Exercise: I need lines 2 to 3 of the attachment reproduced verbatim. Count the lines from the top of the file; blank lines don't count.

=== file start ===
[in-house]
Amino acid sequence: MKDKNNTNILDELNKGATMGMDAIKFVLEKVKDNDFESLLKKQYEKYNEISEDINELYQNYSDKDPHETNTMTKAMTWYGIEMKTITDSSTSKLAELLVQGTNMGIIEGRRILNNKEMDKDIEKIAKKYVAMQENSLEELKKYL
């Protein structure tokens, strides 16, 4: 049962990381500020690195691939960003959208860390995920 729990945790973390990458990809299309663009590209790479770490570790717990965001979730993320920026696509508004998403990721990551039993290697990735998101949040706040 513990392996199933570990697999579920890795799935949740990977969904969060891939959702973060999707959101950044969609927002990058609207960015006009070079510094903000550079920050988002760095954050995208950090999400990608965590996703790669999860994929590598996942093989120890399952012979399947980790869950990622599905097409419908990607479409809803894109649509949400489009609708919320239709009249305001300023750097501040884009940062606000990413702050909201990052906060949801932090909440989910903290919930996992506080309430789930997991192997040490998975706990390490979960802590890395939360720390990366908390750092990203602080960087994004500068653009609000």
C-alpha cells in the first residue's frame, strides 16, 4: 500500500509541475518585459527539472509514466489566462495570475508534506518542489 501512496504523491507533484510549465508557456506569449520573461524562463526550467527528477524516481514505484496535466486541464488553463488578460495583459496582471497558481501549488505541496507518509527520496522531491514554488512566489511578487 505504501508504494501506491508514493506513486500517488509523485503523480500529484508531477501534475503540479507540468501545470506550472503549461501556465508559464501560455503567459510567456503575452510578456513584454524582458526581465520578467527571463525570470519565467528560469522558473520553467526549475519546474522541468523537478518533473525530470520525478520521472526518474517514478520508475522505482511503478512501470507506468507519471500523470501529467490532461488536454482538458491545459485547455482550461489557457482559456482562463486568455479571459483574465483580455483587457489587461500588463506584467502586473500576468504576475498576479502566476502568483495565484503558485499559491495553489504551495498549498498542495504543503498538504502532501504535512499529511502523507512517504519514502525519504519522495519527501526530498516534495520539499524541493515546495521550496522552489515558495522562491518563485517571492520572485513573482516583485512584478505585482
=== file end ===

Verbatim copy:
Amino acid sequence: MKDKNNTNILDELNKGATMGMDAIKFVLEKVKDNDFESLLKKQYEKYNEISEDINELYQNYSDKDPHETNTMTKAMTWYGIEMKTITDSSTSKLAELLVQGTNMGIIEGRRILNNKEMDKDIEKIAKKYVAMQENSLEELKKYL
């Protein structure tokens, strides 16, 4: 049962990381500020690195691939960003959208860390995920 729990945790973390990458990809299309663009590209790479770490570790717990965001979730993320920026696509508004998403990721990551039993290697990735998101949040706040 513990392996199933570990697999579920890795799935949740990977969904969060891939959702973060999707959101950044969609927002990058609207960015006009070079510094903000550079920050988002760095954050995208950090999400990608965590996703790669999860994929590598996942093989120890399952012979399947980790869950990622599905097409419908990607479409809803894109649509949400489009609708919320239709009249305001300023750097501040884009940062606000990413702050909201990052906060949801932090909440989910903290919930996992506080309430789930997991192997040490998975706990390490979960802590890395939360720390990366908390750092990203602080960087994004500068653009609000």